Beliefs surveyed for BBC

13 April 2017

SOTHEBY’S

Judgment: an early-14th-century carved stone medallion from the centre of a Calvary cross, sold at auction in Paris a fortnight ago for €30,000

Judgment: an early-14th-century carved stone medallion from the centre of a Calvary cross, sold at auction in Paris a fortnight ago for €30,000

TWO-FIFTHS (43 per cent) of 2010 people surveyed by ComRes for BBC Religion and Ethics said that they believed in the resurrection.

Among the 50 per cent who said that they did not believe in the resurrection were 23 per cent of people who described themselves as Christians. Christians made up 51 per cent of the total sample, of which 32 per cent were defined as “active” (attending church at least once a month), and 37 per cent never went to church.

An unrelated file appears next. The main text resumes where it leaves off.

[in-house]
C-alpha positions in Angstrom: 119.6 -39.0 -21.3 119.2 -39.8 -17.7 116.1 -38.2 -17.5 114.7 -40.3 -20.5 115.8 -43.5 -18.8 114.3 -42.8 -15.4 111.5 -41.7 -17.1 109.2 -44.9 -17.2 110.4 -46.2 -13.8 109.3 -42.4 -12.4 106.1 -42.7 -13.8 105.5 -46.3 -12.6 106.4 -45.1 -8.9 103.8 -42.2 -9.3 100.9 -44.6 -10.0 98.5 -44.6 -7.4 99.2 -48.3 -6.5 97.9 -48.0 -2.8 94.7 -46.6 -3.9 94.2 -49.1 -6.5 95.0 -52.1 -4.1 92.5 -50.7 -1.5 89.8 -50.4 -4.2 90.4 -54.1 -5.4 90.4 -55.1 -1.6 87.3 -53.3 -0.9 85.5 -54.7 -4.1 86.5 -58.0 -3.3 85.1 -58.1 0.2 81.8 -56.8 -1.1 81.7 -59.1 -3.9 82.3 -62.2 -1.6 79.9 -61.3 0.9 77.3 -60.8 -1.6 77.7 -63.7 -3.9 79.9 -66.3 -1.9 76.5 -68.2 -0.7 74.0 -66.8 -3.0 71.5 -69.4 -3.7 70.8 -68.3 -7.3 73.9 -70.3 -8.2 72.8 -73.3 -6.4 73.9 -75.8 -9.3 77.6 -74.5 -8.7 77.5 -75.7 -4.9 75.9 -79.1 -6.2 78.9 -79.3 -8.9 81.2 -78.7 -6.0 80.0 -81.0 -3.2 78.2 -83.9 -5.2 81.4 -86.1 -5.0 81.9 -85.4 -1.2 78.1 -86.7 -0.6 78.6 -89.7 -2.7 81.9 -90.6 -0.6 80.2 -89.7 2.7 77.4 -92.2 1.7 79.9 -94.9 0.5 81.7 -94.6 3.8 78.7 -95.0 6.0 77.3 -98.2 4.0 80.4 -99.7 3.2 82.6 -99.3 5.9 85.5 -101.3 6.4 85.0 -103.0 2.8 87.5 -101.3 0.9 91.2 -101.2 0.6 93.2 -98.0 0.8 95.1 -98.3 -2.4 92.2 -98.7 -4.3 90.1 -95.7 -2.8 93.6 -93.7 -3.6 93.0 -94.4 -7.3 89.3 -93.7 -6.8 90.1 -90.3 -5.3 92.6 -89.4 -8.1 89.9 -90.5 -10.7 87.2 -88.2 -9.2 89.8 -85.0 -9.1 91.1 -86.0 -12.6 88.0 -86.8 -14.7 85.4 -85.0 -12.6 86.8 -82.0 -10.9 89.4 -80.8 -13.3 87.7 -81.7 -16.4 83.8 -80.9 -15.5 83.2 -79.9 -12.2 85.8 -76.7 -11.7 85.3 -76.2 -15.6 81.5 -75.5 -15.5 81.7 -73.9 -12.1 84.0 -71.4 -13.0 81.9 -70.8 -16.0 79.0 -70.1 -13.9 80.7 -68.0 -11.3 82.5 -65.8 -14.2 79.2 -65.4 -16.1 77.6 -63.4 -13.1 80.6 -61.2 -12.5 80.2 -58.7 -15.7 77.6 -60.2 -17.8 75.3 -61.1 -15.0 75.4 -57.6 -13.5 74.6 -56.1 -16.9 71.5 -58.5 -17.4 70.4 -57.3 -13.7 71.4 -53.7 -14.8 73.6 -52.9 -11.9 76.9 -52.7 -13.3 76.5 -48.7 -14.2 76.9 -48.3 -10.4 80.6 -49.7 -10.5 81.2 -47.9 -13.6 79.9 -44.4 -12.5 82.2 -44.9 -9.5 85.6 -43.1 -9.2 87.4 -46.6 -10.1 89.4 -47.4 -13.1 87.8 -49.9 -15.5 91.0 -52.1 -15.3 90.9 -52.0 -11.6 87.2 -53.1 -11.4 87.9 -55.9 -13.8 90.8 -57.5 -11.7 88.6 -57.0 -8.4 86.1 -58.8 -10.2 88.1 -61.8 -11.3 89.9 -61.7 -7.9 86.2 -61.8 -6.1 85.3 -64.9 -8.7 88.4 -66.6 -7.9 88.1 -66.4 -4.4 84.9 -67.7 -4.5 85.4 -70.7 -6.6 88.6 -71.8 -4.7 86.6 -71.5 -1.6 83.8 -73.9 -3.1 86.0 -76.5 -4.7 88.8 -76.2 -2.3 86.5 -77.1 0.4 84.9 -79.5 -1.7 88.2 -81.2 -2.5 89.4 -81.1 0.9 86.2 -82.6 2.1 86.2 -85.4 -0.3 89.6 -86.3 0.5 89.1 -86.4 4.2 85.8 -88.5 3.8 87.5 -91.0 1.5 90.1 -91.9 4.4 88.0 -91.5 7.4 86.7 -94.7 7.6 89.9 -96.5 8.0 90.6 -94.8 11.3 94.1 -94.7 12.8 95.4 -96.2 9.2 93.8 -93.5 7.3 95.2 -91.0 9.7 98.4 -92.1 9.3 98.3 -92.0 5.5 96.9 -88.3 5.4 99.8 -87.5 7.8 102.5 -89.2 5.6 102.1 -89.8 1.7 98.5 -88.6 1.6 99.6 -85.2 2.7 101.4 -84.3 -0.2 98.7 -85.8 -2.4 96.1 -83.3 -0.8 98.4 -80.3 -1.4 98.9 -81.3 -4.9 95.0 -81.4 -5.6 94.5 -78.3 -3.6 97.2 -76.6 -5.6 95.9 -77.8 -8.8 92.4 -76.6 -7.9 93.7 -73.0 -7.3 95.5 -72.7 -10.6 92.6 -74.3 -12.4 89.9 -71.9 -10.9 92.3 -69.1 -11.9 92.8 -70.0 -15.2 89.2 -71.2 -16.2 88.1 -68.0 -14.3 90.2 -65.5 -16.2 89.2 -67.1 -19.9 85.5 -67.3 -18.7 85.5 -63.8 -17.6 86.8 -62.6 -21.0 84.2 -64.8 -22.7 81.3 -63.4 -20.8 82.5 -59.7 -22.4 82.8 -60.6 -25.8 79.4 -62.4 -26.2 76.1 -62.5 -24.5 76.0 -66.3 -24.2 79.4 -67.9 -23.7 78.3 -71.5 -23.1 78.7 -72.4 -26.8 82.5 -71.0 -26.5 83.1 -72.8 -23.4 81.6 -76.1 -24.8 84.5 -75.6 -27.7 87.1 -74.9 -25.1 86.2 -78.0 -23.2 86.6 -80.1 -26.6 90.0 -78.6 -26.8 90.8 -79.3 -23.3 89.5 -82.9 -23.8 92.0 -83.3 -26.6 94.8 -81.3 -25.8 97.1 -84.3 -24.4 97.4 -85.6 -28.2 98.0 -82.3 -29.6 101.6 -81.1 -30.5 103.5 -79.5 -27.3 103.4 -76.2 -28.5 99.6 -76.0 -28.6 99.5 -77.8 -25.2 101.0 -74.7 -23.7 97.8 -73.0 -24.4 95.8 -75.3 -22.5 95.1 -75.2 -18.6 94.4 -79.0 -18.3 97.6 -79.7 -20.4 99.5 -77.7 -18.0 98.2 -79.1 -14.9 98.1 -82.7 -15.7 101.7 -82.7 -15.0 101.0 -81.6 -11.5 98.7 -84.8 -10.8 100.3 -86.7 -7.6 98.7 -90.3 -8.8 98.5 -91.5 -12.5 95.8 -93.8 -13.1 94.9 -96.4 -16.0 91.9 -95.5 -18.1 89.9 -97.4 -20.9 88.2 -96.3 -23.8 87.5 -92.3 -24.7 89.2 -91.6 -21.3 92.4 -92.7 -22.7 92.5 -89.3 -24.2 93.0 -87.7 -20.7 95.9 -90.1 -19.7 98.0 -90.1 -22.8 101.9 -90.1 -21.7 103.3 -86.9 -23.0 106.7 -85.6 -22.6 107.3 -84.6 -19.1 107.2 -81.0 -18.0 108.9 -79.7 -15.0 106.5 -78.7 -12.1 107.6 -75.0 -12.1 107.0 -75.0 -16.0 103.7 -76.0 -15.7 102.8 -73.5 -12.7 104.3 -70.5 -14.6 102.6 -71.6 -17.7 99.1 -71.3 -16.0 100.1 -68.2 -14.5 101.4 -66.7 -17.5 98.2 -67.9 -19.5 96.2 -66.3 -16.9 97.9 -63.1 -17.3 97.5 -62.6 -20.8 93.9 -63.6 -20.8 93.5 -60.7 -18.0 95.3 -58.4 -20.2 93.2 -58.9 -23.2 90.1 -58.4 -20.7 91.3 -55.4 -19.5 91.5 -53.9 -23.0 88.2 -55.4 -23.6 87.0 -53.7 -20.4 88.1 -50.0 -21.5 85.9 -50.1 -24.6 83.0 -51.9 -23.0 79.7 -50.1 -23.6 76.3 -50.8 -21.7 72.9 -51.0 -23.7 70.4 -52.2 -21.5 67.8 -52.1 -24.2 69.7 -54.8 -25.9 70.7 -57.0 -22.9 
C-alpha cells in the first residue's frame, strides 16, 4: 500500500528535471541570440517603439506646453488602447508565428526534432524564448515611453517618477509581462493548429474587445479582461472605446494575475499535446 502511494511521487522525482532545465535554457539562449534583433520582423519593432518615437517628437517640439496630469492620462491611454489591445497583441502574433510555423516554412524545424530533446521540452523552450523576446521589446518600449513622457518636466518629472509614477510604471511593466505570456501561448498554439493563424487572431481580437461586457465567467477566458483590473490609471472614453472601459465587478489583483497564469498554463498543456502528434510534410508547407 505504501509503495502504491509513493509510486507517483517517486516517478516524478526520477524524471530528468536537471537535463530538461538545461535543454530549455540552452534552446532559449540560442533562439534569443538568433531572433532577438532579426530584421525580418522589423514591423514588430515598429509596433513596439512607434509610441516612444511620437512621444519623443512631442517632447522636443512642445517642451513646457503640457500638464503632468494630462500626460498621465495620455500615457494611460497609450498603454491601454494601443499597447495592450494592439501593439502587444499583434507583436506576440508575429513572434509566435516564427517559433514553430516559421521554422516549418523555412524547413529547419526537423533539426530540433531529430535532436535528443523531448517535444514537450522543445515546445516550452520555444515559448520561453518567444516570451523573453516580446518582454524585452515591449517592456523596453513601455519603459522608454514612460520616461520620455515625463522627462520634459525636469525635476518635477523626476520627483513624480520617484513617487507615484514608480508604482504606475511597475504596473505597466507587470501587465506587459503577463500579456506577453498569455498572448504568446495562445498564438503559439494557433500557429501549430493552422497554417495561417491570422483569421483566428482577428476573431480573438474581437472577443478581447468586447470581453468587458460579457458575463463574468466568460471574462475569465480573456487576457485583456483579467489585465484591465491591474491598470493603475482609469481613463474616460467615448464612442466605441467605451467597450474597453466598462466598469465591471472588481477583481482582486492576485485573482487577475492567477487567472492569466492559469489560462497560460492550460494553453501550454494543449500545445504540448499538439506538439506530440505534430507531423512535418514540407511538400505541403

Of the total sample, there were equal numbers (46 per cent) who professed belief, or non-belief, in life after death (46 per cent). Asked to select which form of life after death they believed in, the former group were most likely to select “another life where your soul lives on” (65 per cent), followed by reincarnation (32 per cent). A quarter (23 per cent) of Christians selected this second option. One third (31 per cent) of those who described themselves as Christians said that they did not believe in life after death.

The Bishop of Manchester, Dr David Walker, said that it “proves that many British people, despite not being regular churchgoers, hold core Christian beliefs”.

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